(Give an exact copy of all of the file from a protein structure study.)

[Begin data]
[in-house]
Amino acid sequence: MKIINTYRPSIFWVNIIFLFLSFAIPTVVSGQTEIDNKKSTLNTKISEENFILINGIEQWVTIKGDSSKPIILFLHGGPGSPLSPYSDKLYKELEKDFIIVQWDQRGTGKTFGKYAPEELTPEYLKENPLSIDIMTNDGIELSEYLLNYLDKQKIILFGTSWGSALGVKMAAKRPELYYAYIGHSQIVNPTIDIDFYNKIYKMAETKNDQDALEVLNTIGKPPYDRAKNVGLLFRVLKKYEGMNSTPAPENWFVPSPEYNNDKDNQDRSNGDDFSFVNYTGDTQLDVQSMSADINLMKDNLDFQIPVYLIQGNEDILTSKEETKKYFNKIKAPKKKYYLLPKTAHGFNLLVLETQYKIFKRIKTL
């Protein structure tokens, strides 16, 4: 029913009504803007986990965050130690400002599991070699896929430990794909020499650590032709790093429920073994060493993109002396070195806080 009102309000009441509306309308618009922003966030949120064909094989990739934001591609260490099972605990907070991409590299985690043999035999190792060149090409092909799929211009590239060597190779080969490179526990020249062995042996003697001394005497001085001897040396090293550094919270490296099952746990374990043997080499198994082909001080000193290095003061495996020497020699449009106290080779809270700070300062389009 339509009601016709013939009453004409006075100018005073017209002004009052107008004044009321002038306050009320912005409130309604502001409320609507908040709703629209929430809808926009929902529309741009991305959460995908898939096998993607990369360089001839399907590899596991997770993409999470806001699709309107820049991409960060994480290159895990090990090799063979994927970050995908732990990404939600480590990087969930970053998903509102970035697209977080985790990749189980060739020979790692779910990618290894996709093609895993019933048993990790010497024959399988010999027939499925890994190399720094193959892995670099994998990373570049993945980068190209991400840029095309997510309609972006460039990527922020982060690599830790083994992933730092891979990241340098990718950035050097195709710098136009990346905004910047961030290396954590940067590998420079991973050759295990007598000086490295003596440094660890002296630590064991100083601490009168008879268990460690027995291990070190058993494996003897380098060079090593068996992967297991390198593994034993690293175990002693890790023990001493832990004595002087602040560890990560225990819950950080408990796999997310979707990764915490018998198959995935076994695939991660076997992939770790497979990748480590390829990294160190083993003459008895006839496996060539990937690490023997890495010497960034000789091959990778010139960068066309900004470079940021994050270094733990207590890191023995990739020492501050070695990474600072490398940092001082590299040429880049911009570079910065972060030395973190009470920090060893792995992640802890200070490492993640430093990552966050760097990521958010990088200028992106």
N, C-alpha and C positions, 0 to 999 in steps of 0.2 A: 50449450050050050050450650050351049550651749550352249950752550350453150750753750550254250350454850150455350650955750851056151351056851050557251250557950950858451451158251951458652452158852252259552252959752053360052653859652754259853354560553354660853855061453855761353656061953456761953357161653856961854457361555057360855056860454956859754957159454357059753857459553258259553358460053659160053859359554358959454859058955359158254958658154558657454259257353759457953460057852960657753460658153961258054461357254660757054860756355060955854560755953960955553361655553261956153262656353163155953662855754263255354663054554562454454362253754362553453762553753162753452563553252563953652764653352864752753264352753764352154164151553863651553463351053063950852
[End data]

[in-house]
Amino acid sequence: MKIINTYRPSIFWVNIIFLFLSFAIPTVVSGQTEIDNKKSTLNTKISEENFILINGIEQWVTIKGDSSKPIILFLHGGPGSPLSPYSDKLYKELEKDFIIVQWDQRGTGKTFGKYAPEELTPEYLKENPLSIDIMTNDGIELSEYLLNYLDKQKIILFGTSWGSALGVKMAAKRPELYYAYIGHSQIVNPTIDIDFYNKIYKMAETKNDQDALEVLNTIGKPPYDRAKNVGLLFRVLKKYEGMNSTPAPENWFVPSPEYNNDKDNQDRSNGDDFSFVNYTGDTQLDVQSMSADINLMKDNLDFQIPVYLIQGNEDILTSKEETKKYFNKIKAPKKKYYLLPKTAHGFNLLVLETQYKIFKRIKTL
């Protein structure tokens, strides 16, 4: 029913009504803007986990965050130690400002599991070699896929430990794909020499650590032709790093429920073994060493993109002396070195806080 009102309000009441509306309308618009922003966030949120064909094989990739934001591609260490099972605990907070991409590299985690043999035999190792060149090409092909799929211009590239060597190779080969490179526990020249062995042996003697001394005497001085001897040396090293550094919270490296099952746990374990043997080499198994082909001080000193290095003061495996020497020699449009106290080779809270700070300062389009 339509009601016709013939009453004409006075100018005073017209002004009052107008004044009321002038306050009320912005409130309604502001409320609507908040709703629209929430809808926009929902529309741009991305959460995908898939096998993607990369360089001839399907590899596991997770993409999470806001699709309107820049991409960060994480290159895990090990090799063979994927970050995908732990990404939600480590990087969930970053998903509102970035697209977080985790990749189980060739020979790692779910990618290894996709093609895993019933048993990790010497024959399988010999027939499925890994190399720094193959892995670099994998990373570049993945980068190209991400840029095309997510309609972006460039990527922020982060690599830790083994992933730092891979990241340098990718950035050097195709710098136009990346905004910047961030290396954590940067590998420079991973050759295990007598000086490295003596440094660890002296630590064991100083601490009168008879268990460690027995291990070190058993494996003897380098060079090593068996992967297991390198593994034993690293175990002693890790023990001493832990004595002087602040560890990560225990819950950080408990796999997310979707990764915490018998198959995935076994695939991660076997992939770790497979990748480590390829990294160190083993003459008895006839496996060539990937690490023997890495010497960034000789091959990778010139960068066309900004470079940021994050270094733990207590890191023995990739020492501050070695990474600072490398940092001082590299040429880049911009570079910065972060030395973190009470920090060893792995992640802890200070490492993640430093990552966050760097990521958010990088200028992106």
N, C-alpha and C positions, 0 to 999 in steps of 0.2 A: 50449450050050050050450650050351049550651749550352249950752550350453150750753750550254250350454850150455350650955750851056151351056851050557251250557950950858451451158251951458652452158852252259552252959752053360052653859652754259853354560553354660853855061453855761353656061953456761953357161653856961854457361555057360855056860454956859754957159454357059753857459553258259553358460053659160053859359554358959454859058955359158254958658154558657454259257353759457953460057852960657753460658153961258054461357254660757054860756355060955854560755953960955553361655553261956153262656353163155953662855754263255354663054554562454454362253754362553453762553753162753452563553252563953652764653352864752753264352753764352154164151553863651553463351053063950852